Because life isn’t quite exciting enough under a pandemic lockdown, many of us went through one helluva storm in the wee hours last Monday morning. Paul and I had watched the evening news and were well aware of the threat of the approaching storm system that had already caused devastation and fatalities throughout Mississippi and would keep an ear out for the emergency alerts downloaded on our phones.
I should say *I* would keep an ear out. Had Paul not been smacked in the head with a tennis shoe (the only thing within easy reach), he would have slept soundly through the terrifying Northridge, California earthquake in 1994. And so, when the first alert buzzed on our phones warning of flash flooding, Paul woke for that, but he was deeply into REM sleep when the second alert, blaring a tornado warning, came at 3:30. I leapt up like a Jack-in-the-box, terrified.
“Paul, Paul!” I yelled from the doorway, a cat beneath each arm. “We need to take shelter, now!”
“What, huh?” he said, sitting up groggily and shaking the sleep from his eyes. “Give me a sec.”
“We need to get in the bathroom!” I ordered. “Grab Duke and Mia.”
Our downstairs guest bathroom is the interior room that we’ve decided is the safest in the event of a tornado. But when you live in an A-frame cabin, seriously, who are you kidding? We do have a crawl space, but the thought of dragging four yowling cats and two dogs through the pouring rain and wind and shimmying beneath the deck and through the cubby-hole door into the pitch black of something like a 1930s opium den…I weighed the options in a nano-second: Tornado or spiders…tornado, spiders? Tornado!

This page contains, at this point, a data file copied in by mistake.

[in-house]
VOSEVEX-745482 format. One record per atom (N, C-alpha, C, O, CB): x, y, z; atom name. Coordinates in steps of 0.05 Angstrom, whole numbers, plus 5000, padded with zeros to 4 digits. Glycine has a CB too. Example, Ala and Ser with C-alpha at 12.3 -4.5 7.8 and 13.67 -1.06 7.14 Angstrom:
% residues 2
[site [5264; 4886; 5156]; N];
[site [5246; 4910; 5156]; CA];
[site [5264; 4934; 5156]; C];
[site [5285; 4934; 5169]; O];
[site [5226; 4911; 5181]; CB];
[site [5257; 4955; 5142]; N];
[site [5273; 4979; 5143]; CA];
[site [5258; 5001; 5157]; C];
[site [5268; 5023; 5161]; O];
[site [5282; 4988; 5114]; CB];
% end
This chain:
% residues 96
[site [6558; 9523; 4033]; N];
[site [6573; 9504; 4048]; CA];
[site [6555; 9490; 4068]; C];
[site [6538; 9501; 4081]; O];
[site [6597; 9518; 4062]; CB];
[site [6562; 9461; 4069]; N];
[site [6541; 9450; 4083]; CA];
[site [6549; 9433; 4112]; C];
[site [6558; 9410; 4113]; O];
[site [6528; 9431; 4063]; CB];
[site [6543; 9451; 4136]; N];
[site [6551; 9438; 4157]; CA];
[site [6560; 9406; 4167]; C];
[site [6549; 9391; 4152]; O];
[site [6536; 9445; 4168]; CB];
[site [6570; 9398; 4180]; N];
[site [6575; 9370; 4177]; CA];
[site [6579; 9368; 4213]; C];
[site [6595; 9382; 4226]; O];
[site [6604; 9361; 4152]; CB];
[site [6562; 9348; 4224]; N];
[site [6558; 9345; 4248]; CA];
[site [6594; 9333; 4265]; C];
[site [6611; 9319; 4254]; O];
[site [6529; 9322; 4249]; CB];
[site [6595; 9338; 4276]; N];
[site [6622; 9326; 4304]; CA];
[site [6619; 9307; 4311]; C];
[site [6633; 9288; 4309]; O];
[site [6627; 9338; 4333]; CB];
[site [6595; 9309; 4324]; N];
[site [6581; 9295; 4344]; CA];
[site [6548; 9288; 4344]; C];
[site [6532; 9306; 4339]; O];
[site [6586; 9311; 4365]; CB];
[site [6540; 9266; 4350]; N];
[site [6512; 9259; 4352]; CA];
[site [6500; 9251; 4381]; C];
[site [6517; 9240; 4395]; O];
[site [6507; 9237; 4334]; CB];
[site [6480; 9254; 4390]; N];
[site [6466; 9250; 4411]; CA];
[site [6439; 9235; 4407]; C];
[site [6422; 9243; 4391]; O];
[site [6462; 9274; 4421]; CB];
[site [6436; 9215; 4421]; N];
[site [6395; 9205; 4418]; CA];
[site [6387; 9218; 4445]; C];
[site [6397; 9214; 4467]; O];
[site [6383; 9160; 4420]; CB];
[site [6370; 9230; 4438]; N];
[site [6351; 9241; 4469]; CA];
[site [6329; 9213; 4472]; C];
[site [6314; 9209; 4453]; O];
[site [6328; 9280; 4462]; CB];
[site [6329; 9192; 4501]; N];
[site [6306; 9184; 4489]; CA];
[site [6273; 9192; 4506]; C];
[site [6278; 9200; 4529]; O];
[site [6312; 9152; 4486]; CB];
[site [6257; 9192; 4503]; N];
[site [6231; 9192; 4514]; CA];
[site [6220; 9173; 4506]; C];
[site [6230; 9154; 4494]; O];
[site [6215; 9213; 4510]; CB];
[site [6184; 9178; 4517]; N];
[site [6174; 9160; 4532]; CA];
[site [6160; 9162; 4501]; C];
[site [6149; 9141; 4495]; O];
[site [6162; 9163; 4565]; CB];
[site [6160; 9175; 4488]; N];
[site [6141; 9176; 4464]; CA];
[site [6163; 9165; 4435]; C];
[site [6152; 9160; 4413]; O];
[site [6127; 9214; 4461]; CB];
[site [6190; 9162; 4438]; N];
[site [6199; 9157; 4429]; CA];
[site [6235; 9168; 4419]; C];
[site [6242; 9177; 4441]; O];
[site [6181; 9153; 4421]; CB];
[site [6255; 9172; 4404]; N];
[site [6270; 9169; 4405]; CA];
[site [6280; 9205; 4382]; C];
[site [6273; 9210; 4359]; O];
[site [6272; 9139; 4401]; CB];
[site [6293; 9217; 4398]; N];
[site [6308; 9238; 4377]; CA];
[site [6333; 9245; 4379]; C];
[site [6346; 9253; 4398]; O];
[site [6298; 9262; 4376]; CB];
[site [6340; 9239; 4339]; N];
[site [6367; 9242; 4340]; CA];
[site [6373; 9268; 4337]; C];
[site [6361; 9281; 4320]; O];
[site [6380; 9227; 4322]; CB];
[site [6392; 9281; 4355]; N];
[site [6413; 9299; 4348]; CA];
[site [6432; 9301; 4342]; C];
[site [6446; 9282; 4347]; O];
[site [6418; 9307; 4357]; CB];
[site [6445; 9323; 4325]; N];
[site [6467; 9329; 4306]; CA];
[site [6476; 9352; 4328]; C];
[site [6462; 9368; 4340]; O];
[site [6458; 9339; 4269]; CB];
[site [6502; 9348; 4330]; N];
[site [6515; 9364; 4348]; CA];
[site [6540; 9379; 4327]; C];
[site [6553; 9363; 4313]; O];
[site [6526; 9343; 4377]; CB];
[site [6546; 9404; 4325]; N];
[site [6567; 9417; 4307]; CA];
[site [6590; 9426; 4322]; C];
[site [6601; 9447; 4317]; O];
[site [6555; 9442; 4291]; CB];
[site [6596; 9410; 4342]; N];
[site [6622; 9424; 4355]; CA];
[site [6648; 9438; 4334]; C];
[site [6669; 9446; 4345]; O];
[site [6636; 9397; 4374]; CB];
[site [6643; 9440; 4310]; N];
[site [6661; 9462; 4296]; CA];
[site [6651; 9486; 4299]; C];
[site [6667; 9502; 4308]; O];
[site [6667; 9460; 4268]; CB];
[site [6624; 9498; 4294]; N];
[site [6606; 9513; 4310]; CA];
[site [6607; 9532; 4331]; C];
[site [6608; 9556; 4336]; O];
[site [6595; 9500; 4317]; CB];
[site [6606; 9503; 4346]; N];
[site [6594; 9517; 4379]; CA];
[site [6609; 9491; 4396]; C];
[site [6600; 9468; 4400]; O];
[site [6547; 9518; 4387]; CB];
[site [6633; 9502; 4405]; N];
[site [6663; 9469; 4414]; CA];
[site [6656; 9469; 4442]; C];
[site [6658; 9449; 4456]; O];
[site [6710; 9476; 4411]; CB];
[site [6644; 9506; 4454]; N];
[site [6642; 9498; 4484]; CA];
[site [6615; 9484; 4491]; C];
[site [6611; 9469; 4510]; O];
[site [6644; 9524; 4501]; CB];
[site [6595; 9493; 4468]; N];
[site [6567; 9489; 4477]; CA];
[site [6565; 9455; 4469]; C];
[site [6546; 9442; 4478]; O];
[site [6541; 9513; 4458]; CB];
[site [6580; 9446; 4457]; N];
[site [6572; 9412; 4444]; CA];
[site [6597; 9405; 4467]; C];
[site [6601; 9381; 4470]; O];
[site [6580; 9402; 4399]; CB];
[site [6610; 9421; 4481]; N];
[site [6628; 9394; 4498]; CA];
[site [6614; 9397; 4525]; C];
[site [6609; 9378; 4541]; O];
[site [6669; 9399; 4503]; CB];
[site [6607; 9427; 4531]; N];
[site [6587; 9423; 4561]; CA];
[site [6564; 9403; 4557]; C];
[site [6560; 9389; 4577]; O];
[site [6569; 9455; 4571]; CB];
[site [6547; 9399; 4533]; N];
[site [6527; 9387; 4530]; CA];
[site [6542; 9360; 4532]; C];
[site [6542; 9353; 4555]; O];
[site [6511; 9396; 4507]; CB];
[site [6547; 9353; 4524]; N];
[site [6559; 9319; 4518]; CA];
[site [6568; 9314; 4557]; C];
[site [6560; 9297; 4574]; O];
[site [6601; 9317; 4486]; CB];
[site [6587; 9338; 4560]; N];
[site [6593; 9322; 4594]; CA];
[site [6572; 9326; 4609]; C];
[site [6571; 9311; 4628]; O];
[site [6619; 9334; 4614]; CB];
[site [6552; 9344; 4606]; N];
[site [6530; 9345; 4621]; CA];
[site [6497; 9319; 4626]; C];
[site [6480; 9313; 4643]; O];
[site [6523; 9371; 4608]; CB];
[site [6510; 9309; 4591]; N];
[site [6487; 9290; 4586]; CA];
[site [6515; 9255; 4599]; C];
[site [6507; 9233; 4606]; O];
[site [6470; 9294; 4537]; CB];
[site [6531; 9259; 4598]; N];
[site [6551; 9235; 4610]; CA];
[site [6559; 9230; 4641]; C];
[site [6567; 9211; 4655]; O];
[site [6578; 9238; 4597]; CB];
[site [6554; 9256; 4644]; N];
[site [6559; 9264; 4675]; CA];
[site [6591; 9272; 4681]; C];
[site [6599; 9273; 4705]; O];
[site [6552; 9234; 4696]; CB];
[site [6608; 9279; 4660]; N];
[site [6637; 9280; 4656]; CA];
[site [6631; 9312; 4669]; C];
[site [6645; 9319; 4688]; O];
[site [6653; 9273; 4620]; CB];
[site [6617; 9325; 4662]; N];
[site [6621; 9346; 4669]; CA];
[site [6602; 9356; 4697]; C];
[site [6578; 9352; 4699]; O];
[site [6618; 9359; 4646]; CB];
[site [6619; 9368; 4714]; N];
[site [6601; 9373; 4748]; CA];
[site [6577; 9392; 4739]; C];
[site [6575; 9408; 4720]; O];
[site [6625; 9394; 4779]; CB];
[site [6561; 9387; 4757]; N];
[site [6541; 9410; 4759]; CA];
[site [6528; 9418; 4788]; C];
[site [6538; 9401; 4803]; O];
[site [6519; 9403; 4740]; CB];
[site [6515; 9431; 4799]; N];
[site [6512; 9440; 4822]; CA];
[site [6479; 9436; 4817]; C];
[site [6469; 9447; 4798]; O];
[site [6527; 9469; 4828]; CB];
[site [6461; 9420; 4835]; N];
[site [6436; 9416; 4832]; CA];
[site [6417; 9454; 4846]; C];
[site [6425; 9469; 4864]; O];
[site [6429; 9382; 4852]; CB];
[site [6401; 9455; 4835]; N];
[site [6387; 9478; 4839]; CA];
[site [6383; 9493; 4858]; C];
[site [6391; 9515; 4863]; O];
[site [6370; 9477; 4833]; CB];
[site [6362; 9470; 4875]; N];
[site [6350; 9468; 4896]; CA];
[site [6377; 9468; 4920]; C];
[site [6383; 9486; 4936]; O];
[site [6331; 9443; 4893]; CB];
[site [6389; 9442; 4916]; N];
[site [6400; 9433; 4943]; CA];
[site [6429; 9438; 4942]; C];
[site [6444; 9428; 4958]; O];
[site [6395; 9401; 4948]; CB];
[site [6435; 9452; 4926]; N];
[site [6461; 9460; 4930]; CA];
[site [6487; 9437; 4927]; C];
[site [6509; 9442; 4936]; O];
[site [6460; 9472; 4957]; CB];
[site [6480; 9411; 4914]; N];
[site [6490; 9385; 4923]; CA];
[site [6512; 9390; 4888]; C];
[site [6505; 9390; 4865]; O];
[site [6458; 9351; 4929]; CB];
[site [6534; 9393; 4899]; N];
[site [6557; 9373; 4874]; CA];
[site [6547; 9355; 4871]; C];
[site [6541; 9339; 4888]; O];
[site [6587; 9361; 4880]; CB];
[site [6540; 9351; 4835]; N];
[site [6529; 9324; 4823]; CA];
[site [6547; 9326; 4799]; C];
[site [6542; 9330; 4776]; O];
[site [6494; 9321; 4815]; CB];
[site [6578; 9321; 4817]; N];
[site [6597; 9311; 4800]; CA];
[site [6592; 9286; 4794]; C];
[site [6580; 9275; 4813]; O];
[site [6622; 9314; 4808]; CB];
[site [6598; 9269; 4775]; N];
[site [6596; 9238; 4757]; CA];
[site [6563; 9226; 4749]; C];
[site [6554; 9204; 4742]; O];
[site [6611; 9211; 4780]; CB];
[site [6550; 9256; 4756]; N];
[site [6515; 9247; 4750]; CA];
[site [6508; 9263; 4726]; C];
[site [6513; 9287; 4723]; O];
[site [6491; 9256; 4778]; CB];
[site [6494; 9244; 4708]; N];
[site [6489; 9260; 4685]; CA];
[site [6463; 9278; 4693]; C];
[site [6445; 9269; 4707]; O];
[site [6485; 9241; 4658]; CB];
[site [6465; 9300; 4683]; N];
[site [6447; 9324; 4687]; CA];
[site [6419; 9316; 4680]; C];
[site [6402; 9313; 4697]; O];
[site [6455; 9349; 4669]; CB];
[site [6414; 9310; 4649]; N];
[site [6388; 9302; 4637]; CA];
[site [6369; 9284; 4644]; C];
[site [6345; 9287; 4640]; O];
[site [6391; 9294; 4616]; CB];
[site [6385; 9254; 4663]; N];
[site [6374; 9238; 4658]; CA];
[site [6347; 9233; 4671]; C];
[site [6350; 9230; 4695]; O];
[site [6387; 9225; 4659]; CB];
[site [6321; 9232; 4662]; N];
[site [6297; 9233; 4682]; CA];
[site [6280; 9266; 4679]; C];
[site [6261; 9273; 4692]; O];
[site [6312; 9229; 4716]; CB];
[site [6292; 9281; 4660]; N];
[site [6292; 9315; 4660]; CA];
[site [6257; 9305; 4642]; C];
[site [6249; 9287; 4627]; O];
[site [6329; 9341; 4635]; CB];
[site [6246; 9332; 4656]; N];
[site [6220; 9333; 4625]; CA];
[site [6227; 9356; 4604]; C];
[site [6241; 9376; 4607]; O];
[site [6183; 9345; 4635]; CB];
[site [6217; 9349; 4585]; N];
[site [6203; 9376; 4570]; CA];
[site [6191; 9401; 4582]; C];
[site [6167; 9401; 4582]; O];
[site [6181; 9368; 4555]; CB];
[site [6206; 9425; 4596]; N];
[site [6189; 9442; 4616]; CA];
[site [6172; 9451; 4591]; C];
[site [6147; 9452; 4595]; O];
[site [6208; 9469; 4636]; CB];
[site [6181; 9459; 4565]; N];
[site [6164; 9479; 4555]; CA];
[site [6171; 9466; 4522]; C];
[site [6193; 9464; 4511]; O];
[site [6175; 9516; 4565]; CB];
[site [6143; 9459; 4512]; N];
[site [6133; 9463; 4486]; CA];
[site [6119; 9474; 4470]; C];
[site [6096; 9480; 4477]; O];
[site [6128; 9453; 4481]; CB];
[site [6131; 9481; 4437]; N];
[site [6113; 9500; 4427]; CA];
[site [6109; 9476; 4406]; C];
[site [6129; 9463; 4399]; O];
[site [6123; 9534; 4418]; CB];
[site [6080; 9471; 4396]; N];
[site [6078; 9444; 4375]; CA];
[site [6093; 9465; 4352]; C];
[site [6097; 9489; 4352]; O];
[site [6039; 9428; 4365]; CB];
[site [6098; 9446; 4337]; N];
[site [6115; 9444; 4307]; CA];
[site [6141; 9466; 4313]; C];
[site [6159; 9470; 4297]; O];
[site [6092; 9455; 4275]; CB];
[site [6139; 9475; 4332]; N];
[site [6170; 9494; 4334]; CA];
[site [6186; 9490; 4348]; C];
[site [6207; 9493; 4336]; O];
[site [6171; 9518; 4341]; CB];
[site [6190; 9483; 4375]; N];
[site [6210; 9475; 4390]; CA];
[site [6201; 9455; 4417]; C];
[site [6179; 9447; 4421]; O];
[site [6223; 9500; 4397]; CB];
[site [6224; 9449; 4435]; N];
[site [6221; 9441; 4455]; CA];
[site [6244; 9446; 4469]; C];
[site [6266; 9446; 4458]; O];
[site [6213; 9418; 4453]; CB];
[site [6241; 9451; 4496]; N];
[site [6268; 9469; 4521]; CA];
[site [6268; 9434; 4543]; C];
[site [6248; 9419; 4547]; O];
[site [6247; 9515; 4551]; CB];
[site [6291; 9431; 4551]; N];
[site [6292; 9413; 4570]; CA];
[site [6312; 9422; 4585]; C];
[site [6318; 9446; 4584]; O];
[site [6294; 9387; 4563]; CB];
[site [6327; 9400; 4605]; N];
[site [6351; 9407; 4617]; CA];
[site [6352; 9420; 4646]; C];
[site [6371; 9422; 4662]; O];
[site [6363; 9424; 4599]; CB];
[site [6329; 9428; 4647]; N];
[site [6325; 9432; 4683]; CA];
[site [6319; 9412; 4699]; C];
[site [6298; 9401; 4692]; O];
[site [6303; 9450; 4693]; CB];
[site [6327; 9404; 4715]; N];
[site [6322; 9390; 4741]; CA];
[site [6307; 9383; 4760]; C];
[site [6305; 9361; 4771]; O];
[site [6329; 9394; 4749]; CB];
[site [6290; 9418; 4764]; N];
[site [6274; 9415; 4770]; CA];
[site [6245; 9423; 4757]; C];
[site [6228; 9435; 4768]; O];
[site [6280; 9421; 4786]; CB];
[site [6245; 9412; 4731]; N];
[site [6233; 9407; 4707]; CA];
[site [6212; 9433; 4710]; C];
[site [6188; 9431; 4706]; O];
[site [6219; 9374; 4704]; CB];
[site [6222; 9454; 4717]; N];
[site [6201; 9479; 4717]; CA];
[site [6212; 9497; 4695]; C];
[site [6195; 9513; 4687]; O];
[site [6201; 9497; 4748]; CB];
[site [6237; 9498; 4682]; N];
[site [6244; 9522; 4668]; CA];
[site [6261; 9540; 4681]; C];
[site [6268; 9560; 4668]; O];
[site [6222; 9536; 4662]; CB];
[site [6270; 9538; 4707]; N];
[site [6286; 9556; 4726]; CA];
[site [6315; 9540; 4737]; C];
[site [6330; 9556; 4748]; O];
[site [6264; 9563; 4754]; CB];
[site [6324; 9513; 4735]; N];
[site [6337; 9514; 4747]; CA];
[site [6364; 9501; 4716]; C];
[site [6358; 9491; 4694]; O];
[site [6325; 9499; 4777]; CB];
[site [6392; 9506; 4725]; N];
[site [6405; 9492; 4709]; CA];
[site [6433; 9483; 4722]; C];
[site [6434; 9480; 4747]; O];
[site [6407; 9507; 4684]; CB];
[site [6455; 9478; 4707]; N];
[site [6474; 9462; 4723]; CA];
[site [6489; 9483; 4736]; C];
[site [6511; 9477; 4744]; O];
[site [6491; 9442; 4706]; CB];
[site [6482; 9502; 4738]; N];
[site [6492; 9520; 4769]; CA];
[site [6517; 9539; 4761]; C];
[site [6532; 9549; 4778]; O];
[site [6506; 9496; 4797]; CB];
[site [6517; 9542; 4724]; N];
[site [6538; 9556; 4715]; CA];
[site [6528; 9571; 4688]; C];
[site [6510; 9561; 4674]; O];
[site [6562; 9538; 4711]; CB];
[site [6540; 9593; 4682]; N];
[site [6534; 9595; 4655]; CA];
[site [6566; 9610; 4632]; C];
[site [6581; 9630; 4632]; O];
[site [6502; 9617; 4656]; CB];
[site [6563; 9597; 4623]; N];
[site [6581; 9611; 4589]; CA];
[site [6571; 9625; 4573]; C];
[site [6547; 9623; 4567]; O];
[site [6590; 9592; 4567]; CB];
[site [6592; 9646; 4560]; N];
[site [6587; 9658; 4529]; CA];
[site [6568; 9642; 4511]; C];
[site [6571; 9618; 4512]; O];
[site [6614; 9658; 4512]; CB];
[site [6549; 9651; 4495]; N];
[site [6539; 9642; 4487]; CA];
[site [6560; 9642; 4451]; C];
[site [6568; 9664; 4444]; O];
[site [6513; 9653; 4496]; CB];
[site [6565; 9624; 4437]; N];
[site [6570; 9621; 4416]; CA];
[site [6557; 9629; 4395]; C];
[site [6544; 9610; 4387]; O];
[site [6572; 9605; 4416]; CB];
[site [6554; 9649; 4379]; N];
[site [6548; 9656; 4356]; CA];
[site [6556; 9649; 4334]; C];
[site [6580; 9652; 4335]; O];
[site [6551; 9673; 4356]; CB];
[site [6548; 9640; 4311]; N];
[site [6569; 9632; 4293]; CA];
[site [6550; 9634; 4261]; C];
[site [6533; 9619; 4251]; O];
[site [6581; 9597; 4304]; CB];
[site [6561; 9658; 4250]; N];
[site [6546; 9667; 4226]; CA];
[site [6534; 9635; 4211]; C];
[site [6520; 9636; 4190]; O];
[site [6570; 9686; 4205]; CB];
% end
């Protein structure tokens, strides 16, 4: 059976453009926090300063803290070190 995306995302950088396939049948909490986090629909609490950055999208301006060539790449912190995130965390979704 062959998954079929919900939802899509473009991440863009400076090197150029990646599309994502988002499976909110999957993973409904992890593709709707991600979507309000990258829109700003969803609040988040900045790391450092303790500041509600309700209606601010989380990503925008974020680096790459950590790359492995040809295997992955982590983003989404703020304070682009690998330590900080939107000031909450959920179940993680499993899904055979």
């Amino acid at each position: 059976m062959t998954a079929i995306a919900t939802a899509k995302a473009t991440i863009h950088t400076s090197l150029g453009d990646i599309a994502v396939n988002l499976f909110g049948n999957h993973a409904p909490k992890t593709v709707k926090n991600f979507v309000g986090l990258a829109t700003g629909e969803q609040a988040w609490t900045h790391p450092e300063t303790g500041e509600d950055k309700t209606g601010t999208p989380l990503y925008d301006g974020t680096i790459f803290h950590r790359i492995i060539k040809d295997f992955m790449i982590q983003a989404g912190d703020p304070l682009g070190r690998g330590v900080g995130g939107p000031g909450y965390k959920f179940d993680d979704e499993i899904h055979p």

I had pulled up our local weather guy who was broadcasting live on television and facebook, and on my phone screen saw the tell-tale bowed red line of storms coming straight at us. In fact, when Chris Justice announced, “Landrum, Campobello, it’s coming towards you, next,” it was the first time I’d ever heard our little town of 2,000 mentioned on TV, with the exception of our Christmas parade or the occasional meth-lab bust. Paul was still trying to chase down another cat as each time he opened the bathroom door to re-enter, yet another cat would bolt between his legs and flee down the hall.
“I’m going to grab some cushions off the couch,” I called, my heart beginning to pound as I heard the local fire station sirens screaming through the pounding rain and rising wind. While scooping up as many as I could carry, I had an epiphany and dashed back upstairs to grab my riding helmet.
“Is your cycling helmet in the house?” I asked Paul as I climbed in the tub and held one cat to my chest and tried to haul one of the dogs over the side.
“No, it’s in my car,” he said, looking at me oddly as he pushed the linen cabinet away from its usual position, which would have crushed us both had it toppled over.
“I figured I might as well wear my helmet,” I said, catching his look, and tightening the chin strap. “Might as well use whatever we’ve got to stay safe, right?”
“I get that,” Paul said. “I just figured you might’ve wanted to put on some clothes, too.”
“Oh,” I said, glancing down. “I forgot.”
The wind began to scream and the snapping sound of a tree behind the house could be heard. I was frantically covering us—no easy task and I’ve got the claw marks to prove it—with every cushion I could get my hands on when the calm and reassuring voice of Chris Justice broke through my terror.
“And that tornado warning for Landrum and Campobello has just been canceled,” he said. “The thunderstorm warning remains, and viewers should be aware of the potential of these straight-line winds…”
I didn’t hear anything else. The rotation in the line of storms that did terrible damage to the south of us had, poof, disappeared the very moment it was on our very doorstep. The sirens fell silent and the rain continued to lash the side of the house. But we were fine.
Naked, wearing a helmet, in a tub filled with hysterical cats, but fine.